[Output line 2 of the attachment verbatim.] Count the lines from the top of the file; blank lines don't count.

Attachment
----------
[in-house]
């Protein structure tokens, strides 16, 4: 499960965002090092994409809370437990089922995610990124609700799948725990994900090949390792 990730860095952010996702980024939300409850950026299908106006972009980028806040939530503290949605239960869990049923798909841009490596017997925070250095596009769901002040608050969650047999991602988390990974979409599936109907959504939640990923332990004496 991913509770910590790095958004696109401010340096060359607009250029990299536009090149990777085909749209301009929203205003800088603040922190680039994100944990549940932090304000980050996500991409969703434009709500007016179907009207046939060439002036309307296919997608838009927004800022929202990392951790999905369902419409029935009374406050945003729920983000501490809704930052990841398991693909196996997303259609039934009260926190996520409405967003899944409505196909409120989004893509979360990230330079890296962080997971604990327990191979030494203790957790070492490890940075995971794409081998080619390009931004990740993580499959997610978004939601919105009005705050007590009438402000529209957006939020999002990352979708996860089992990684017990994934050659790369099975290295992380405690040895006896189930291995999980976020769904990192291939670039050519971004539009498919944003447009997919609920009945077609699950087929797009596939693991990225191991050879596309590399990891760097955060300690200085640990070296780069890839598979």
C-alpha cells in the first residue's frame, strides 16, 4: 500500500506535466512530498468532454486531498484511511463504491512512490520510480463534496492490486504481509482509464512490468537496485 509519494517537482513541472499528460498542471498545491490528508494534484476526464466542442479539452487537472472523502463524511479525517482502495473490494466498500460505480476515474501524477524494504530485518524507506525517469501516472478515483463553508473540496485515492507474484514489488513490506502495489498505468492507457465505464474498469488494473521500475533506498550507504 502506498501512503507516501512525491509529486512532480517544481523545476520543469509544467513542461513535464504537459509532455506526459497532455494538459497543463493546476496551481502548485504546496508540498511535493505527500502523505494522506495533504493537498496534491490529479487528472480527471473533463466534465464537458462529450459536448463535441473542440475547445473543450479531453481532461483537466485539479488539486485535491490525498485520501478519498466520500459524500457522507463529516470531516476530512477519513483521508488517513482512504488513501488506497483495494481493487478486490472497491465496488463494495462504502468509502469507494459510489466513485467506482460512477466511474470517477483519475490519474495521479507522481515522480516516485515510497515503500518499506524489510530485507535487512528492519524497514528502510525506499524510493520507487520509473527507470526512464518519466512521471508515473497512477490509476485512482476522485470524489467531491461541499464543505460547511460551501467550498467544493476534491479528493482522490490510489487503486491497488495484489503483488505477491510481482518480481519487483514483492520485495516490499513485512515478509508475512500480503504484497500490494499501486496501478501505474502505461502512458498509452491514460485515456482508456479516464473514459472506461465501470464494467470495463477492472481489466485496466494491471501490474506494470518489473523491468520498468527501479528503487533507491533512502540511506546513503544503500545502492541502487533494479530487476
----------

């Protein structure tokens, strides 16, 4: 499960965002090092994409809370437990089922995610990124609700799948725990994900090949390792 990730860095952010996702980024939300409850950026299908106006972009980028806040939530503290949605239960869990049923798909841009490596017997925070250095596009769901002040608050969650047999991602988390990974979409599936109907959504939640990923332990004496 991913509770910590790095958004696109401010340096060359607009250029990299536009090149990777085909749209301009929203205003800088603040922190680039994100944990549940932090304000980050996500991409969703434009709500007016179907009207046939060439002036309307296919997608838009927004800022929202990392951790999905369902419409029935009374406050945003729920983000501490809704930052990841398991693909196996997303259609039934009260926190996520409405967003899944409505196909409120989004893509979360990230330079890296962080997971604990327990191979030494203790957790070492490890940075995971794409081998080619390009931004990740993580499959997610978004939601919105009005705050007590009438402000529209957006939020999002990352979708996860089992990684017990994934050659790369099975290295992380405690040895006896189930291995999980976020769904990192291939670039050519971004539009498919944003447009997919609920009945077609699950087929797009596939693991990225191991050879596309590399990891760097955060300690200085640990070296780069890839598979």